A BIOPROCESSING COMPARISON OF HIGH DENSITY BOTRYOCOCCUS BRAUNII AND CHLORELLA VULGARIS VERIFYING LIGHT LIMITED GROWTH

Open Access
Author:
Grady, Lisa Kathleen
Graduate Program:
Chemical Engineering
Degree:
Master of Science
Document Type:
Master Thesis
Date of Defense:
November 17, 2010
Committee Members:
  • Wayne Roger Curtis, Thesis Advisor
  • Patrick Cirino, Thesis Advisor
  • Andrew Zydney, Thesis Advisor
Keywords:
  • High Density
  • Photobioreacor
  • Chlorella vulgaris
  • Botryococcus braunii
  • Thin Film
  • Light limited growth
Abstract:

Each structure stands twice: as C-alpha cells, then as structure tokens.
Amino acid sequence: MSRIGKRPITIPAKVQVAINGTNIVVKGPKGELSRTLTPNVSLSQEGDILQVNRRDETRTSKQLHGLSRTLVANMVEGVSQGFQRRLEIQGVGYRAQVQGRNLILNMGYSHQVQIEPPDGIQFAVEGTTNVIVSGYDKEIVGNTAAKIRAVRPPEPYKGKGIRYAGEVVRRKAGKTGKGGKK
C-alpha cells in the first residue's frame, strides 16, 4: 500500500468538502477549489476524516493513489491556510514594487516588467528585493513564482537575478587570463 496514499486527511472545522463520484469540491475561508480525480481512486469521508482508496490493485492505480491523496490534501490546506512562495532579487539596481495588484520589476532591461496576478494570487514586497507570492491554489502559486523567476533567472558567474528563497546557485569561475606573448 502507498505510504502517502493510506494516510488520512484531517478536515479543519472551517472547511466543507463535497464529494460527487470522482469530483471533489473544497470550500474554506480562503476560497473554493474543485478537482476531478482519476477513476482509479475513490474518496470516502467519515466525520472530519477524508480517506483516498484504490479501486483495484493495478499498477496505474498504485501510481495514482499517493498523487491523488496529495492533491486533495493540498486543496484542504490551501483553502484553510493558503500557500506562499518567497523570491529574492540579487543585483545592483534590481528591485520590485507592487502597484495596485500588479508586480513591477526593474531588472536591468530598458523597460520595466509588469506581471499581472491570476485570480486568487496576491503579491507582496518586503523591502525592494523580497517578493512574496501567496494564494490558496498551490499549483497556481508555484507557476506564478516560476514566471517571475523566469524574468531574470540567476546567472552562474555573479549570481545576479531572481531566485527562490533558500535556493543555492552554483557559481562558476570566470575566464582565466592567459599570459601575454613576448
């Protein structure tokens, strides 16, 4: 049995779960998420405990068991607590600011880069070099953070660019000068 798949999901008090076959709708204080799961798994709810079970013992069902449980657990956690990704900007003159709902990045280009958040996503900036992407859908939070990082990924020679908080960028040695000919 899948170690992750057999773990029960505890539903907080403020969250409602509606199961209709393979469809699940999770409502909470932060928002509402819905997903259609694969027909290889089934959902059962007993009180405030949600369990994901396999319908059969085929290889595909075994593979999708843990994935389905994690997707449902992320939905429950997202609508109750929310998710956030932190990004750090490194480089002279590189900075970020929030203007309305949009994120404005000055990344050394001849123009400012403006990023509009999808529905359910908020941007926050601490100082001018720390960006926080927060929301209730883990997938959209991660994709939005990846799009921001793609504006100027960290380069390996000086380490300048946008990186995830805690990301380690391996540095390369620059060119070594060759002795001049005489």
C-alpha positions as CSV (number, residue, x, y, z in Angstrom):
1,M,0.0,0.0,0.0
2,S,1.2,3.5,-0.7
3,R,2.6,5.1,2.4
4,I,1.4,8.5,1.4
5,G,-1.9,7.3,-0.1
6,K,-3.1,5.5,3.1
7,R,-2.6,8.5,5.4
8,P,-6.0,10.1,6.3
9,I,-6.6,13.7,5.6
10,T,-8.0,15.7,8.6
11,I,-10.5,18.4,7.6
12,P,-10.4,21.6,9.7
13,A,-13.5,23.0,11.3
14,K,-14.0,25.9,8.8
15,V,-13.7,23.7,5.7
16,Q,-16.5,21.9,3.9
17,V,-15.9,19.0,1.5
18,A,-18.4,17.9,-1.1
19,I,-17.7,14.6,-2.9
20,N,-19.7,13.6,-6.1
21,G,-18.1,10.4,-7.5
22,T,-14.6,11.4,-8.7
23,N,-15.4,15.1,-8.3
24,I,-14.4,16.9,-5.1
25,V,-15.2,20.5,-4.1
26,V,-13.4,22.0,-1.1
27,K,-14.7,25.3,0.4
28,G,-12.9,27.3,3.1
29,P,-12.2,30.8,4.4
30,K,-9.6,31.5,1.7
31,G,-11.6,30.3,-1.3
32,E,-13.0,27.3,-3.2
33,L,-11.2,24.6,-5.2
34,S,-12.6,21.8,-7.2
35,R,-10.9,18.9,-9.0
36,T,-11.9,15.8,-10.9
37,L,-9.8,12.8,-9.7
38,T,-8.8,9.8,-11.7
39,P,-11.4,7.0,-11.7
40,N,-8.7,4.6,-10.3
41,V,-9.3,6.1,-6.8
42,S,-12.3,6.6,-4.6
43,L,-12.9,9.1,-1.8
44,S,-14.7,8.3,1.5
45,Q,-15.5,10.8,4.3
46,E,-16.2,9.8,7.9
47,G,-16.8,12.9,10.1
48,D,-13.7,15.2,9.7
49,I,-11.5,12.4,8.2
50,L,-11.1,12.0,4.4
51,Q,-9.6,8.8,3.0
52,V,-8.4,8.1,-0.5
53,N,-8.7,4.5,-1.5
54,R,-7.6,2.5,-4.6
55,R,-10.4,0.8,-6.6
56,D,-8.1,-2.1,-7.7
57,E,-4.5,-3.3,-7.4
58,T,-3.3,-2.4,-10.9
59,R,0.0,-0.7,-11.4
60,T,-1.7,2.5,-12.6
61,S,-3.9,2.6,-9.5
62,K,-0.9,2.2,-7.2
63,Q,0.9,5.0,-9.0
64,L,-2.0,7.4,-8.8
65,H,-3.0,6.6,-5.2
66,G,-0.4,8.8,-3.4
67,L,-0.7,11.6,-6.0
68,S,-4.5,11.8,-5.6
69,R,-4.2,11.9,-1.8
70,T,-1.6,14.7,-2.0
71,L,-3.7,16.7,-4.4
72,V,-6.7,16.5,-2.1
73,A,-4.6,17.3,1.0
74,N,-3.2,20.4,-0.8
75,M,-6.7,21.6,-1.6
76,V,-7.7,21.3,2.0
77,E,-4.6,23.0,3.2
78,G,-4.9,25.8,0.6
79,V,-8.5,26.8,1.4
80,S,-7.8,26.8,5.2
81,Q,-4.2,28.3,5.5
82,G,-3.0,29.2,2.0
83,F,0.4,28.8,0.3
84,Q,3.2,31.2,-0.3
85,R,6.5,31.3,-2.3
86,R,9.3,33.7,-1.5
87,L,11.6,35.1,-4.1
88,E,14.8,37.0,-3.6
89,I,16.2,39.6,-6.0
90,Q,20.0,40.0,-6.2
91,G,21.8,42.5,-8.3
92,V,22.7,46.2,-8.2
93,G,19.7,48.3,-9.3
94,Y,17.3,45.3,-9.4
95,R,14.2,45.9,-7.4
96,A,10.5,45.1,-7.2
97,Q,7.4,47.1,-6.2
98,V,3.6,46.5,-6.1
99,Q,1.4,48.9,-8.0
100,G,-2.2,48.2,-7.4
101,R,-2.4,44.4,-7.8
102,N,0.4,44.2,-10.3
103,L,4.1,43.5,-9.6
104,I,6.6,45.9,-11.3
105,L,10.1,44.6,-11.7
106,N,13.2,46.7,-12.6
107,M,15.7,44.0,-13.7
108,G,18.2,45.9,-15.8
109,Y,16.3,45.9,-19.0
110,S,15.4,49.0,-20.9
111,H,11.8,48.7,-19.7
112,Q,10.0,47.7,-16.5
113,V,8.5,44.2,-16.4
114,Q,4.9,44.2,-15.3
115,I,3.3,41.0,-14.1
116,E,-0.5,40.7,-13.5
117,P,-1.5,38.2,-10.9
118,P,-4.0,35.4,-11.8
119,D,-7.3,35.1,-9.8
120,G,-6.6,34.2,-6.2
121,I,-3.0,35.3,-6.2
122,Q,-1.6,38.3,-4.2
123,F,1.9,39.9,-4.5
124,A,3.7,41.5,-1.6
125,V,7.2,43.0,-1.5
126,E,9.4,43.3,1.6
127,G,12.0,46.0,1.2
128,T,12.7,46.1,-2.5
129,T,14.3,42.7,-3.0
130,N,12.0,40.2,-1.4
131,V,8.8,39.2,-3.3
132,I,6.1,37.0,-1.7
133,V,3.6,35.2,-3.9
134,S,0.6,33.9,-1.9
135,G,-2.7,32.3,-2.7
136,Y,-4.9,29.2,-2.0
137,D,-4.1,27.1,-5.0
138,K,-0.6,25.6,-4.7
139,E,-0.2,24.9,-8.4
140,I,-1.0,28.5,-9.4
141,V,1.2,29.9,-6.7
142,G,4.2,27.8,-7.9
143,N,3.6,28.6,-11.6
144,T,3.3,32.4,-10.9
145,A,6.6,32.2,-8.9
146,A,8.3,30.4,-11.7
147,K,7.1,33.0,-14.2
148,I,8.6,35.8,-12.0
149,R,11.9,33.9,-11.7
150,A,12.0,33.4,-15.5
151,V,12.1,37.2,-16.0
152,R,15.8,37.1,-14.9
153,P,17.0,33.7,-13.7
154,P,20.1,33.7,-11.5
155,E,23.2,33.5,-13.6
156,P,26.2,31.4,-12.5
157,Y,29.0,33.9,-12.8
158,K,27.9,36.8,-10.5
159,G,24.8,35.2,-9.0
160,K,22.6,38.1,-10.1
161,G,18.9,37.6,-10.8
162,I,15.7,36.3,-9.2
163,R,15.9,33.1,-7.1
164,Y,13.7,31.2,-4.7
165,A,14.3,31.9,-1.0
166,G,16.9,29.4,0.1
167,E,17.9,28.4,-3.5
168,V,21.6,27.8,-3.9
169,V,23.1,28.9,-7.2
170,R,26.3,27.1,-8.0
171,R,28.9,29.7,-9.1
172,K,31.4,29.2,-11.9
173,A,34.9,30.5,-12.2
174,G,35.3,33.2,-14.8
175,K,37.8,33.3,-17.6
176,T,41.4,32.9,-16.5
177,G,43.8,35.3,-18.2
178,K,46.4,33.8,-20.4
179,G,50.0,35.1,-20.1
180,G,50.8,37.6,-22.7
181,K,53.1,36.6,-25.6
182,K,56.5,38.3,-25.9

High density cultures of Chlorella vulgaris and Botryococcus braunii were achieved in a trickle screen thin film photobioreactor. Both algae were grown under high light (525 µE/m2/s measured perpendicular to the screen and 280 µE/m2/s measured parallel to the screen), photoautrophic growth conditions in a semi-continuous reactor system where the dilution rate was set at 7.5% per day. Even though the doubling times of Botryococcus, 4-7 days, and Chlorella, 2-3 hours, are drastically different, essentially the same steady state Biomass Dry Weights, 20 gDW/L and 19 gDW/L respectively, and Biomass Productivities, 0.1 gDW/L/Photo-hr and 0.09 gDW/L/Photo-hr respectively, were achieved verifying light limited growth. Oil productivities between Botryococcus and Chlorella were quite different: 16.6 mg-oil/L/Photo-hr and 5.2 mg-oil/L/Photo-hr respectively. This difference in lipid accumulation is likely due to differences in the physiological roles of these lipids. Isoprene hydrocarbons are a structural component of the Botryococcus matrix that is inherent to the survival of the algae and fatty acids/triglycerides are a storage form of energy for Chlorella.